Monday, March 10, 2014

The Starlight Camera Update

The Starlight camera was our first sponsored camera.  It is a Bushnell "no flash" camera. This means that it has a dark screen over the LEDs so that no red glow flash is seen by animals or people.  

This camera got nearly 3200 images in burst mode.  We got 3 images every time the detector sensed motion.  We got a ton of great information about what went on at this particular location.

Despite the vast amounts of info, the quality is not the greatest.  However, that is the tradeoff for so many images on one set of batteries. 

This camera was so well hidden that it took us 3 extra days to recall exactly where we had placed it.  Starlight was in a great ocular void as far as humans were concerned.
About this place: The camera was strapped to the base of a small tree and faced a trail that had a slight decline.  The rock in the center of the trail was very popular with many of the animals.  Behind the rock is a little dip in the trail.

This is one of the first images we got.  A Tinamou to the right of the rock.
A beautiful pair of  wild turkey sized Great Curassows.  These are hens.
The Hens have found a meal of some sort.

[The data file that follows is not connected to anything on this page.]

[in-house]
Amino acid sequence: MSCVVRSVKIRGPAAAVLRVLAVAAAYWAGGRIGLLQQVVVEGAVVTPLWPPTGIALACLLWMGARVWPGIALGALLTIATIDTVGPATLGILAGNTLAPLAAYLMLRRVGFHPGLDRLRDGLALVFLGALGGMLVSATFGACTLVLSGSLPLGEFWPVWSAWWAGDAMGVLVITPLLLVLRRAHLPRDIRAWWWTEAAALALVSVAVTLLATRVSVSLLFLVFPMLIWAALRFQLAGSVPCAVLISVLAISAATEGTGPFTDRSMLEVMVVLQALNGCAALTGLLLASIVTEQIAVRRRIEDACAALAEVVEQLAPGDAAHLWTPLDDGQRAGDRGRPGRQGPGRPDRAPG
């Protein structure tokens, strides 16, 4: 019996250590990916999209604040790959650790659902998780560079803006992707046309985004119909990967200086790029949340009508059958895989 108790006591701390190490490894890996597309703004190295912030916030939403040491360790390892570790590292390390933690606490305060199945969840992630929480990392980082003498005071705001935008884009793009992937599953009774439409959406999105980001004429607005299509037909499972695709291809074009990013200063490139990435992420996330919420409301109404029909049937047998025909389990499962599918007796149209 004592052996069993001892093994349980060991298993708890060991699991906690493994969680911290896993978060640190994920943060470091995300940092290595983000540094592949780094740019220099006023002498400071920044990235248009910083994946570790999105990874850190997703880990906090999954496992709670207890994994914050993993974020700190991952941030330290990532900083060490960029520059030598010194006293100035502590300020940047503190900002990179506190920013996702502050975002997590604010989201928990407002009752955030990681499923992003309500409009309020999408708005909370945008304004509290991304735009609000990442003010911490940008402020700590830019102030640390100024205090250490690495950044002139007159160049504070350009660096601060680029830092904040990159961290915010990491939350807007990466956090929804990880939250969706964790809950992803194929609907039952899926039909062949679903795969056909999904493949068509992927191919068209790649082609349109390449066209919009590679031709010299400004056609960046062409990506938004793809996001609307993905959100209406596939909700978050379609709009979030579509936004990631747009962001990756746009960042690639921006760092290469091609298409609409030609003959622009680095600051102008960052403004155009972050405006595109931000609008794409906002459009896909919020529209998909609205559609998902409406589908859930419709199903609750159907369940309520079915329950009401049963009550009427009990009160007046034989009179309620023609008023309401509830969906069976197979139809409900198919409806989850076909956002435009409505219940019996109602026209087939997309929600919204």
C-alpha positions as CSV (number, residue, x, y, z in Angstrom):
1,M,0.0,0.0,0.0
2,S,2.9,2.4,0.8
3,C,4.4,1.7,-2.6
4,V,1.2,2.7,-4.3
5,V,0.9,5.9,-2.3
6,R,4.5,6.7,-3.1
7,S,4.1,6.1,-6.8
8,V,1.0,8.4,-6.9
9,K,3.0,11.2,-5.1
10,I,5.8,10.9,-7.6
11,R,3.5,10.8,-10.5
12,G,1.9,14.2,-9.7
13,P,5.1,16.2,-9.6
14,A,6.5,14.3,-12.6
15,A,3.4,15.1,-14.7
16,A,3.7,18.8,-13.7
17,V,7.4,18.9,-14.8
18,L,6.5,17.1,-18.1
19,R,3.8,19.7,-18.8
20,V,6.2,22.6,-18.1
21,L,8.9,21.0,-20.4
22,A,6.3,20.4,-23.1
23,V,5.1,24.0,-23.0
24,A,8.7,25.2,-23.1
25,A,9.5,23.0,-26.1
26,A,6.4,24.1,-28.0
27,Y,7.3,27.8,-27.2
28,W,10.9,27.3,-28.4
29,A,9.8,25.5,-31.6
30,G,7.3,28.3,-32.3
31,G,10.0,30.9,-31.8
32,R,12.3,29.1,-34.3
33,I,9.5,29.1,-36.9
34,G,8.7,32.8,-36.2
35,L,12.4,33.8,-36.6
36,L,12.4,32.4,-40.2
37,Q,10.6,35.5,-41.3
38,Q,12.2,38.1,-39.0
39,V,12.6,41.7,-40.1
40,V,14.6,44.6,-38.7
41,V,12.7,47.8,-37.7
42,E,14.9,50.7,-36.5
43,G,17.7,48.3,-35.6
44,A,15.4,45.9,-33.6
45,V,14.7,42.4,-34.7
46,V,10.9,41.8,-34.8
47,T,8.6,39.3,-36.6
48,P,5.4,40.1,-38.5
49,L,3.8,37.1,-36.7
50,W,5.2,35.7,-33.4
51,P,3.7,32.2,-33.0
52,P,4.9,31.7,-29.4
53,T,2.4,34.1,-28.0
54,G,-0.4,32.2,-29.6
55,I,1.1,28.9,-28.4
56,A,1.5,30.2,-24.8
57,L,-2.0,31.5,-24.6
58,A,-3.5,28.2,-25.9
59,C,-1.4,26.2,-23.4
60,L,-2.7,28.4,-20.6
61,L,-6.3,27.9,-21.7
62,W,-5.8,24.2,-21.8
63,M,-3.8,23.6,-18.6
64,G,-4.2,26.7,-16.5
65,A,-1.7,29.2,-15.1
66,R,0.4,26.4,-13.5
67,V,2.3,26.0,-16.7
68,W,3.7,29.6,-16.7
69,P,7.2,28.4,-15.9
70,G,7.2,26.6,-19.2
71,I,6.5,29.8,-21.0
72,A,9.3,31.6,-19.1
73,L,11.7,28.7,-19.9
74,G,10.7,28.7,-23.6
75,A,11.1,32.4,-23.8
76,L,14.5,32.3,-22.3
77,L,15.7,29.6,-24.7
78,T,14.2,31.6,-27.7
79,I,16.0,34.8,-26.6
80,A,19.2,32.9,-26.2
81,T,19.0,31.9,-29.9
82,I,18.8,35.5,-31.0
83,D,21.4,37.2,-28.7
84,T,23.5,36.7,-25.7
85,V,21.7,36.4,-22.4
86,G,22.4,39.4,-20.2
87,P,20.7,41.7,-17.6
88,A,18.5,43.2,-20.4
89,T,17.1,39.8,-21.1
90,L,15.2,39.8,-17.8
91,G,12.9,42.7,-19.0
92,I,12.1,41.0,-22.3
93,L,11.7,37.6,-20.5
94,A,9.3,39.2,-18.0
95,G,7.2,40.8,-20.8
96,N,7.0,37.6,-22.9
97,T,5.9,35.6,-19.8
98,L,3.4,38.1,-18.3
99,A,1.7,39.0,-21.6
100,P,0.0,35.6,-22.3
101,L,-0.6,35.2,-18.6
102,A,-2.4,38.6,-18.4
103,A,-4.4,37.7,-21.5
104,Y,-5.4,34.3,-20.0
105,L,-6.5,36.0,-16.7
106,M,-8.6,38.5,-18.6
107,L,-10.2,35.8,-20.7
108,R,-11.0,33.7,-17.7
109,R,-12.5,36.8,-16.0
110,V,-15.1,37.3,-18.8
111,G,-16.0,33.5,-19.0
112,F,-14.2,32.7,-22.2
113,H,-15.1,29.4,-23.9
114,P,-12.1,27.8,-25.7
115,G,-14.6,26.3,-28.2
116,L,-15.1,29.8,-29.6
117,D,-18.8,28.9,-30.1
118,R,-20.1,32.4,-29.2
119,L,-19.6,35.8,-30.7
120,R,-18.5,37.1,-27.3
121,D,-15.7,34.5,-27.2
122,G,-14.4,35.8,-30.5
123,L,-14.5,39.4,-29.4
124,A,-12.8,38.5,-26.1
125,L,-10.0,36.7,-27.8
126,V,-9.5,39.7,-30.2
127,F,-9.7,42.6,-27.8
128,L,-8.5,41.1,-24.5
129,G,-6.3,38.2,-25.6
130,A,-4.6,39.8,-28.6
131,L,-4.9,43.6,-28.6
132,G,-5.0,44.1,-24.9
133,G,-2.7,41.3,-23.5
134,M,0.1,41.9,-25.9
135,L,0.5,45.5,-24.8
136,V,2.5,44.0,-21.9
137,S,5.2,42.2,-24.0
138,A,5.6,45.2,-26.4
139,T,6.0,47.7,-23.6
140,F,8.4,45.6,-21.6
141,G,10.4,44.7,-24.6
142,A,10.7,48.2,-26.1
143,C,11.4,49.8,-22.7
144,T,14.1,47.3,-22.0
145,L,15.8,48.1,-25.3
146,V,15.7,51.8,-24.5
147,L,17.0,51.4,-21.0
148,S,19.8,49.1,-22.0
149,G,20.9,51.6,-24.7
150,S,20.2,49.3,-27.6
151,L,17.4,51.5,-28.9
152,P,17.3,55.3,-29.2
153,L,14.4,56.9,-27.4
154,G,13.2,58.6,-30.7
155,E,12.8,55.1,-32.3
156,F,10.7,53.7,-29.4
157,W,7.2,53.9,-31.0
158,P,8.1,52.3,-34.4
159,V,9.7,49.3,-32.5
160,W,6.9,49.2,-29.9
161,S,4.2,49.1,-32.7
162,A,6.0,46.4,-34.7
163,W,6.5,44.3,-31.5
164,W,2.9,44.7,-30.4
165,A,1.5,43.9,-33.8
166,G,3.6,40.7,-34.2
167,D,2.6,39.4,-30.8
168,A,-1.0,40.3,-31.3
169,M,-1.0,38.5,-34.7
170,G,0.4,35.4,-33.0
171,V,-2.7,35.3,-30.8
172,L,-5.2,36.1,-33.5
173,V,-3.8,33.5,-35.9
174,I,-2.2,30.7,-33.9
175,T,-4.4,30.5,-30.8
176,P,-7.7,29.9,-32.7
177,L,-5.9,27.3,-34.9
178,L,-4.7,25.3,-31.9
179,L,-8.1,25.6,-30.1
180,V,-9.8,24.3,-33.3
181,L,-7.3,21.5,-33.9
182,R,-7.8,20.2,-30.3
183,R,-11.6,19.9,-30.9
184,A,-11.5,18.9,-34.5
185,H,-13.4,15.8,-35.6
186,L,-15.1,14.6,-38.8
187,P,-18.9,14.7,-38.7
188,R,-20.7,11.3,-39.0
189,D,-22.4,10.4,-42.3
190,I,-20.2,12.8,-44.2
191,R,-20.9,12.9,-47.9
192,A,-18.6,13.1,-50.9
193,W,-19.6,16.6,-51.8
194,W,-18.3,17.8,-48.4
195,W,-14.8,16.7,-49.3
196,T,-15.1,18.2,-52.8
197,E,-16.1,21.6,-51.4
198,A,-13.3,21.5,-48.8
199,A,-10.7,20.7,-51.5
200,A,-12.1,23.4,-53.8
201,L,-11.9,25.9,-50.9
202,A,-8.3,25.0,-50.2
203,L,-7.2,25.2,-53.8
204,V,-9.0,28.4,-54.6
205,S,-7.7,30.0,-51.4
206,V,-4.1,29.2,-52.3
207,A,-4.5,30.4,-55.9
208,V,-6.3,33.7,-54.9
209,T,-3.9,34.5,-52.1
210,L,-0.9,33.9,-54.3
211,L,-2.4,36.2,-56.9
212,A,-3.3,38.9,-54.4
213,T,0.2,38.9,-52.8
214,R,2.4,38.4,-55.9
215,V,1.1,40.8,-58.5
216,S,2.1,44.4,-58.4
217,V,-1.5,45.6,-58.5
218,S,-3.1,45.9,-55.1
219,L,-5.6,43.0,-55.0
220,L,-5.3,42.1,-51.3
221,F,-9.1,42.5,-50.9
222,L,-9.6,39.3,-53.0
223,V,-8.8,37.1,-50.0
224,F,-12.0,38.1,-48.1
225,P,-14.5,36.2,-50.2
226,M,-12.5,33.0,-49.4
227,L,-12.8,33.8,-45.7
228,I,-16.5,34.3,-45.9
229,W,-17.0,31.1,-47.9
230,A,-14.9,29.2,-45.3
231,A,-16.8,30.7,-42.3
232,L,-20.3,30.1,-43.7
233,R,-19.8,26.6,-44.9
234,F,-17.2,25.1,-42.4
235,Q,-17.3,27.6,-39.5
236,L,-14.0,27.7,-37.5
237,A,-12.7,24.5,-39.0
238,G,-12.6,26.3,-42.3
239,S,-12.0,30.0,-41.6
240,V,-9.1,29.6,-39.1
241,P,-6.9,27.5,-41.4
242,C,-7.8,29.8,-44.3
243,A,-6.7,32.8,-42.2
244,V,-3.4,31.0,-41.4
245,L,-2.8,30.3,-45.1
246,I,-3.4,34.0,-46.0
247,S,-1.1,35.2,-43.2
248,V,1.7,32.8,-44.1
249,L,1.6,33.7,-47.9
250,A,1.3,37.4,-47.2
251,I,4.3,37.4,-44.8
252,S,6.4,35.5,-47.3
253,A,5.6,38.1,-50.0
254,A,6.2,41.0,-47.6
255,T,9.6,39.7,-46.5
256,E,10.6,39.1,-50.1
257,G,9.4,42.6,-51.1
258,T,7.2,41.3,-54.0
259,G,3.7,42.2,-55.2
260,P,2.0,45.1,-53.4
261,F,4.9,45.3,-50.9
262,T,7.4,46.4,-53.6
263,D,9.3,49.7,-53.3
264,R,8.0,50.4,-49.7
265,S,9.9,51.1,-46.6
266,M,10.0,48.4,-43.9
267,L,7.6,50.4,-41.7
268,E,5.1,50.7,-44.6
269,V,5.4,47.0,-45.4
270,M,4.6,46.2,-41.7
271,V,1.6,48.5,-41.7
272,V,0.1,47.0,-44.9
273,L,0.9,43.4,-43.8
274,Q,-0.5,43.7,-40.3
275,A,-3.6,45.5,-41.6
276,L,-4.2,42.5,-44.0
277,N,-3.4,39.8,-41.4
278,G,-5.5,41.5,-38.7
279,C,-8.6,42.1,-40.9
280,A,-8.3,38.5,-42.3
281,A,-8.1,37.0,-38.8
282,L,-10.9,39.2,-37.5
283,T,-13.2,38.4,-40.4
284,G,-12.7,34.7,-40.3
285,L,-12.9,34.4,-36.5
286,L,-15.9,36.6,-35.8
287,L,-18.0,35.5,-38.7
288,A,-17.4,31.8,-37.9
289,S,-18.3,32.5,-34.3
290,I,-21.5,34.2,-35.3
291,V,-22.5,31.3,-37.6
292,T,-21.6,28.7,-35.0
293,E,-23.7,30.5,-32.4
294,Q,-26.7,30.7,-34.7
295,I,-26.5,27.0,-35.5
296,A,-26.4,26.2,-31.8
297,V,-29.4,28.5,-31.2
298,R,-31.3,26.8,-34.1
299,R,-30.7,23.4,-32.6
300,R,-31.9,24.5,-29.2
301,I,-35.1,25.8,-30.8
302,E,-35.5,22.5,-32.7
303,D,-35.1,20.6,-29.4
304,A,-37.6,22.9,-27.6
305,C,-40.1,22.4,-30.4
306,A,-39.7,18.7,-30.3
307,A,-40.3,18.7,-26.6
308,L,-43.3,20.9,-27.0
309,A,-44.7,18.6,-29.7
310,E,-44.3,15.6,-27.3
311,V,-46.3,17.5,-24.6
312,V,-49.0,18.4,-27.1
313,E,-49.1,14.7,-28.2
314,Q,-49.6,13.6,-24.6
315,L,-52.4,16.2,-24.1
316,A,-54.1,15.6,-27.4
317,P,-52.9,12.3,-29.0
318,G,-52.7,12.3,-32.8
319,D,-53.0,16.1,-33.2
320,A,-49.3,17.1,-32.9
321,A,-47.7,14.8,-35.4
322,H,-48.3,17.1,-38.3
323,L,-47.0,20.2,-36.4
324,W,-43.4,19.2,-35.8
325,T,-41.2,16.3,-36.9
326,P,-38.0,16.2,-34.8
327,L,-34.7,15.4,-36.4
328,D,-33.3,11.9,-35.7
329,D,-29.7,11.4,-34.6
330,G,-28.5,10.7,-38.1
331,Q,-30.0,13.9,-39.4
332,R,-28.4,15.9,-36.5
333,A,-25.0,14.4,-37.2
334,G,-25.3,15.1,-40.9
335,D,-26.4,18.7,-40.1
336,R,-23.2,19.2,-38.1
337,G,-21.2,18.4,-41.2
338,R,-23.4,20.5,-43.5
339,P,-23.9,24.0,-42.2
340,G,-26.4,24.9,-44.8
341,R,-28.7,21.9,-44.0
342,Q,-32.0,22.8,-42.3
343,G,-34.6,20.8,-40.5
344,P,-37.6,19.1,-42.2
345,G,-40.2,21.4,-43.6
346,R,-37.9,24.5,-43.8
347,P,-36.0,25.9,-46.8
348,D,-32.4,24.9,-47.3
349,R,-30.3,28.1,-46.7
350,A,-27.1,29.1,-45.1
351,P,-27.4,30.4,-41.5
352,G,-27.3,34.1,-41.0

The male Great Curassow strolls by.
An Agouti with young.

Agouti with 2 young.

Unidentified bird triggers the camera.

The Whitenosed Coati digs up a meal.

The coati pack arrives.

Agouti and a bird on the rock.

Tamandua or Anteater visits the rock

The Coati stops on the rock.

A Capuchin monkey checks out the rock.

The Tayra catches his breath on the rock.

A pair of Pacas pass by.

One of several ocelots that walked the trail.
Another of several ocelots that walked the trail.
 The most seen animal from the Starlight camera was the agouti.  It was also a hugely popular place for the Tayra as well.  It probably had one of its dens nearby.  We were able to get many images of he Tayra coming and going along this trail.
The Tayra
The Tayra stares at the rock.

The Tayra in living color.

I suggest that you enlarge this video to see it better.  

The Starlight camera suffered in the climate and stopped working when I changed the batteries. When I returned home, it was sent back to Bushnell and today a new replacement camera arrived from them.  

If you have any questions or comments, please leave them in the comment section below.

Keep an eye out for reports from the remaining cameras as I'll be posting them over the next few weeks.  You can subscribe to the blog and get notified when I post, or you can check back when it is convenient.

Visit the Ocho Verde YouTube Page for other scintillating videos.

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